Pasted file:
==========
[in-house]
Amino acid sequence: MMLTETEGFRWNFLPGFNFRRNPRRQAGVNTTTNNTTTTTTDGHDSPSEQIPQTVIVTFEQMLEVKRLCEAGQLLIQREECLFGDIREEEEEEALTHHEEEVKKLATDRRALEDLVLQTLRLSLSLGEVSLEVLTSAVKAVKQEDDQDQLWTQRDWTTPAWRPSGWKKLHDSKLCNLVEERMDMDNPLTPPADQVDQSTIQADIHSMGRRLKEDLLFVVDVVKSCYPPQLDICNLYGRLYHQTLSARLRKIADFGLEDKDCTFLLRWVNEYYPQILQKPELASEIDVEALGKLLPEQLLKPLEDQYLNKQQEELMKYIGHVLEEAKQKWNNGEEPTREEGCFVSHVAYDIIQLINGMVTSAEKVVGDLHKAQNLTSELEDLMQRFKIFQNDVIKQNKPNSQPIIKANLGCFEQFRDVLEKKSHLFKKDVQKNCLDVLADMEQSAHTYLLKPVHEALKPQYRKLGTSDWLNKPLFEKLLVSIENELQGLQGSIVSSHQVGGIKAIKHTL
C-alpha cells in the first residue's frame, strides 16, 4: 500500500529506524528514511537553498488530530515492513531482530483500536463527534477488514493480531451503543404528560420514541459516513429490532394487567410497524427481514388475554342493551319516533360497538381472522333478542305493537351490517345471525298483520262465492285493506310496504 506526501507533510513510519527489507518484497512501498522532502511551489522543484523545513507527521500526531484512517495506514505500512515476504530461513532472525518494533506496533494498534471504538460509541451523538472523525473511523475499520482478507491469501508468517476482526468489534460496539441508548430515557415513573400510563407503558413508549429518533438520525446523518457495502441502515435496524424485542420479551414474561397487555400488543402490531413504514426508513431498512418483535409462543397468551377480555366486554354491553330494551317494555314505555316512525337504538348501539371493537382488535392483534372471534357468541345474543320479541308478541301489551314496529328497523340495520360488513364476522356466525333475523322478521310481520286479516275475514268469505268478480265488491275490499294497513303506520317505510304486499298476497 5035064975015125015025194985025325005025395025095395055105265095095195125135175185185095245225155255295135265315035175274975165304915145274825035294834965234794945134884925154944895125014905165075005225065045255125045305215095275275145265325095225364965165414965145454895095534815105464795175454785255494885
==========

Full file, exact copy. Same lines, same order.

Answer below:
[in-house]
Amino acid sequence: MMLTETEGFRWNFLPGFNFRRNPRRQAGVNTTTNNTTTTTTDGHDSPSEQIPQTVIVTFEQMLEVKRLCEAGQLLIQREECLFGDIREEEEEEALTHHEEEVKKLATDRRALEDLVLQTLRLSLSLGEVSLEVLTSAVKAVKQEDDQDQLWTQRDWTTPAWRPSGWKKLHDSKLCNLVEERMDMDNPLTPPADQVDQSTIQADIHSMGRRLKEDLLFVVDVVKSCYPPQLDICNLYGRLYHQTLSARLRKIADFGLEDKDCTFLLRWVNEYYPQILQKPELASEIDVEALGKLLPEQLLKPLEDQYLNKQQEELMKYIGHVLEEAKQKWNNGEEPTREEGCFVSHVAYDIIQLINGMVTSAEKVVGDLHKAQNLTSELEDLMQRFKIFQNDVIKQNKPNSQPIIKANLGCFEQFRDVLEKKSHLFKKDVQKNCLDVLADMEQSAHTYLLKPVHEALKPQYRKLGTSDWLNKPLFEKLLVSIENELQGLQGSIVSSHQVGGIKAIKHTL
C-alpha cells in the first residue's frame, strides 16, 4: 500500500529506524528514511537553498488530530515492513531482530483500536463527534477488514493480531451503543404528560420514541459516513429490532394487567410497524427481514388475554342493551319516533360497538381472522333478542305493537351490517345471525298483520262465492285493506310496504 506526501507533510513510519527489507518484497512501498522532502511551489522543484523545513507527521500526531484512517495506514505500512515476504530461513532472525518494533506496533494498534471504538460509541451523538472523525473511523475499520482478507491469501508468517476482526468489534460496539441508548430515557415513573400510563407503558413508549429518533438520525446523518457495502441502515435496524424485542420479551414474561397487555400488543402490531413504514426508513431498512418483535409462543397468551377480555366486554354491553330494551317494555314505555316512525337504538348501539371493537382488535392483534372471534357468541345474543320479541308478541301489551314496529328497523340495520360488513364476522356466525333475523322478521310481520286479516275475514268469505268478480265488491275490499294497513303506520317505510304486499298476497 5035064975015125015025194985025325005025395025095395055105265095095195125135175185185095245225155255295135265315035175274975165304915145274825035294834965234794945134884925154944895125014905165075005225065045255125045305215095275275145265325095225364965165414965145454895095534815105464795175454785255494885